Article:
Cults take people away from their families. This is Mind Control 101, separate the victim from their support network so that the cult becomes the only source of information of the victim and nobody can tell the victim what is actually going on. Your controlling in-law is doing exactly the same. Your son or daughter is being programmed to move away from you and not to trust what you say. They are being told things such as these: you don't want them to be happy, you are trying to control them and that you are trying to keep them dependent. So when you point out the nasty things about their spouses, it seems to your kids that what their spouse has said is true. They actually feel that you are trying to control them and not allow them to make their own decisions. (Emotional control is central to controlling others.)
With respect to the controlling parents-in-law, they have installed a pseudopersonality in their own child. This is why the child is so dependent on them. The child was never allowed to become independent. They may even still be financially dependent on their parents. They may be paying off the parents loans. And the spouse doesn't find out about it until after the marriage. (Yes, these things do happen!)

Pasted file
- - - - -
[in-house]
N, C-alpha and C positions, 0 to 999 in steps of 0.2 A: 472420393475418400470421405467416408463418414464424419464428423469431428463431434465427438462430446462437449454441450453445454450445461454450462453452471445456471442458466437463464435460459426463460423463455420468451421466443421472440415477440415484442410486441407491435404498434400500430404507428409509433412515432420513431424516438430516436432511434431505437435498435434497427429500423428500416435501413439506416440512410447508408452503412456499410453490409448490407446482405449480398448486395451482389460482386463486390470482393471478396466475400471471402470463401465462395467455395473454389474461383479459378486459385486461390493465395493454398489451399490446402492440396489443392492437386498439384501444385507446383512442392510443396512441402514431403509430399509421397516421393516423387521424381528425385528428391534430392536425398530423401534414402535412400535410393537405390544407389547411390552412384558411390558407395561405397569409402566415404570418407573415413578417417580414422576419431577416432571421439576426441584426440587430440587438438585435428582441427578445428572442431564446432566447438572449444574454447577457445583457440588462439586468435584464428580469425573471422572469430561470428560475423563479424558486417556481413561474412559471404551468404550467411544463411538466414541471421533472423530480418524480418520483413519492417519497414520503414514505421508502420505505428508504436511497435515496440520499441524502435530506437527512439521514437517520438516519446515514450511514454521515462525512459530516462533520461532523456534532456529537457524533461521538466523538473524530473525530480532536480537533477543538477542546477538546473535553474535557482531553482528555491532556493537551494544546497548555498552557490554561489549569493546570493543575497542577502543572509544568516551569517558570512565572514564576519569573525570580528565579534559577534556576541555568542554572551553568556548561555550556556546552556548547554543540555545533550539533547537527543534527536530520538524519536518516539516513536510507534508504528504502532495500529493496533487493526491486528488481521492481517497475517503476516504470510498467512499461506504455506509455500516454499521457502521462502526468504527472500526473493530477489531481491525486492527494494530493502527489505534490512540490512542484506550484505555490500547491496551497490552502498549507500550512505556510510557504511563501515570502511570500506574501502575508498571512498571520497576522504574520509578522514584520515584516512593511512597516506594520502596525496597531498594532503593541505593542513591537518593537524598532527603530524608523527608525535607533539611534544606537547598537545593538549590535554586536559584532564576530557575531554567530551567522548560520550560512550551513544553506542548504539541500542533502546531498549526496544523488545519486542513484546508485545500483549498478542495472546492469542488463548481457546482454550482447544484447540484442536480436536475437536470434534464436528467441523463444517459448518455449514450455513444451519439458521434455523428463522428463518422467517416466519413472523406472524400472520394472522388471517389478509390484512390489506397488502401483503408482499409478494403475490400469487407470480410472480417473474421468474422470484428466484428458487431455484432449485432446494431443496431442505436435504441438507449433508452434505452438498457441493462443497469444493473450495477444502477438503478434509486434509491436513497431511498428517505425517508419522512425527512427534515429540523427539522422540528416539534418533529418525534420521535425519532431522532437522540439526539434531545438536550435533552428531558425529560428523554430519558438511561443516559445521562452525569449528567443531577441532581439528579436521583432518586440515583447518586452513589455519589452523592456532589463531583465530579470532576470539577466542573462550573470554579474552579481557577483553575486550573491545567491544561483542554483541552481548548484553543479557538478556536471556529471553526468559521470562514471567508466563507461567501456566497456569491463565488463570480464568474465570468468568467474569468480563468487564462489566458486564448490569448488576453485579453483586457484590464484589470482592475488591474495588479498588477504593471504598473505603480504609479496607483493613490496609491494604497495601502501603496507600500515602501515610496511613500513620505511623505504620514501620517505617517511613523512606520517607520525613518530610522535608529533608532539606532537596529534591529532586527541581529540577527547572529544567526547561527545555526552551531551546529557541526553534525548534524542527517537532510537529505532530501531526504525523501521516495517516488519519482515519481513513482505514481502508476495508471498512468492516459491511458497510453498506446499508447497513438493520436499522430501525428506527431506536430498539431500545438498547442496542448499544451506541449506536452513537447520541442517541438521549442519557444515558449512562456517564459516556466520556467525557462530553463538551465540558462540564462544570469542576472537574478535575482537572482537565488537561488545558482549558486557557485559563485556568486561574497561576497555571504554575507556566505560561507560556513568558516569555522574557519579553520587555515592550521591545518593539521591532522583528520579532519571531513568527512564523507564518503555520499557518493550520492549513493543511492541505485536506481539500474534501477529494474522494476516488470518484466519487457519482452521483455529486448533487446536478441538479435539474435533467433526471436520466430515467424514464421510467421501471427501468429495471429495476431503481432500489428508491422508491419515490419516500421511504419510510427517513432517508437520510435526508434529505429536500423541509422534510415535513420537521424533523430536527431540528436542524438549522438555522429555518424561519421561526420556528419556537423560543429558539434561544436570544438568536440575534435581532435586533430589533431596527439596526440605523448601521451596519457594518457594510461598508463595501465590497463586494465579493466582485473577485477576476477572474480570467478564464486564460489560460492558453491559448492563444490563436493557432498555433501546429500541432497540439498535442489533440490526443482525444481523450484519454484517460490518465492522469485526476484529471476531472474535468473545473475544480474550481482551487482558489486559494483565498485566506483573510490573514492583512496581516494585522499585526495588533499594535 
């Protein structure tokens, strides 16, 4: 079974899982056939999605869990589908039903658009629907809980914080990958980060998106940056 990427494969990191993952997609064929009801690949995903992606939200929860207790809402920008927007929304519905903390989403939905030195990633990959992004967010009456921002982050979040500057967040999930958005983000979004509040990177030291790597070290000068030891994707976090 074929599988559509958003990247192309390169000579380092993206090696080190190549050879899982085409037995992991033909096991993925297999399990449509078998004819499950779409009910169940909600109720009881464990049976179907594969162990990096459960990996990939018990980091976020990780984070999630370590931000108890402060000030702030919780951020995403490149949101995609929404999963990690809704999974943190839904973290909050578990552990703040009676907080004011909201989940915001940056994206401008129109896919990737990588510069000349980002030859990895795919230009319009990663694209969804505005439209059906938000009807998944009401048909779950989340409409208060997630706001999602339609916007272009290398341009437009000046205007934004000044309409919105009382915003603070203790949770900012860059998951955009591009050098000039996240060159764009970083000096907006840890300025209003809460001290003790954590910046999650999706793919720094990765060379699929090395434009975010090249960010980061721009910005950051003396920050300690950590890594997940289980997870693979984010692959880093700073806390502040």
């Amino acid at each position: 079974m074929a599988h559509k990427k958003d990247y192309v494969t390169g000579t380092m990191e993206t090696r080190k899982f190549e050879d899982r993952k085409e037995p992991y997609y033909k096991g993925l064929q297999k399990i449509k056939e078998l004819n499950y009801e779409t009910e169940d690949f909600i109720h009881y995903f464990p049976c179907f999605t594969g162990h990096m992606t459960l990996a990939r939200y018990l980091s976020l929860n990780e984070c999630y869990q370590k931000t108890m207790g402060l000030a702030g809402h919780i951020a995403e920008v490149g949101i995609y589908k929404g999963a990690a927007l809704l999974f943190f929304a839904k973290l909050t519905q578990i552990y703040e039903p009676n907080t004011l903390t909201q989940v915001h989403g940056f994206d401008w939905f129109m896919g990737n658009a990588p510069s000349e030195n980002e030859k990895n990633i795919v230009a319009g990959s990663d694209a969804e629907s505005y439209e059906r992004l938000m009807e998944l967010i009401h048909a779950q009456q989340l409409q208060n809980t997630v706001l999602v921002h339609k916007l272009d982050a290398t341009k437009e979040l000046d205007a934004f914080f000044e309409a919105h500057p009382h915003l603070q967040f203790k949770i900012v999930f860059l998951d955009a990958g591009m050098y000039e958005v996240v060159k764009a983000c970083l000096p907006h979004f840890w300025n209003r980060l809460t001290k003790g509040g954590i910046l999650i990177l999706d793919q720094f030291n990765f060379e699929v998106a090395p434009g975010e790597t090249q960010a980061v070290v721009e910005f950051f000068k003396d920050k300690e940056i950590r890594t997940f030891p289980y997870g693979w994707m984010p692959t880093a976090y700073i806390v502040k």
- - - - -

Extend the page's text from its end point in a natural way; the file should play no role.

Outsiders may comment that the son or daughter should separate from their parents, they need to pay more attention to their new spouse, they need to support their spouse over their parents, they should start making their own decisions apart from their parents. This is blaming the victim. The fact is that the controlling parents are actively doing things to make sure that their son or daughter cannot move away. Fear and guilt are major factors used to control such victims.
This explains why the controlling parents-in-law can insult, abuse and belittle those around them and their own son (or daughter) does not stand up to them. The controlled child sees their own spouse being treated badly but does nothing about it. The thing is that the controlled child has been treated like that all their lives and such behavior has been 'normalized' for them. They have also been trained that you are not allowed to complain or object in any way about such treatment or things just get worse. So they say such things as "Oh, you know how my parents are, just ignore them" or "Well, they do have a point. You said this and you know how such things annoy them."
First of all, what won't work are the usual things of telling the controlling in-laws that what they are doing is upsetting. They already know that, that's why they are doing it!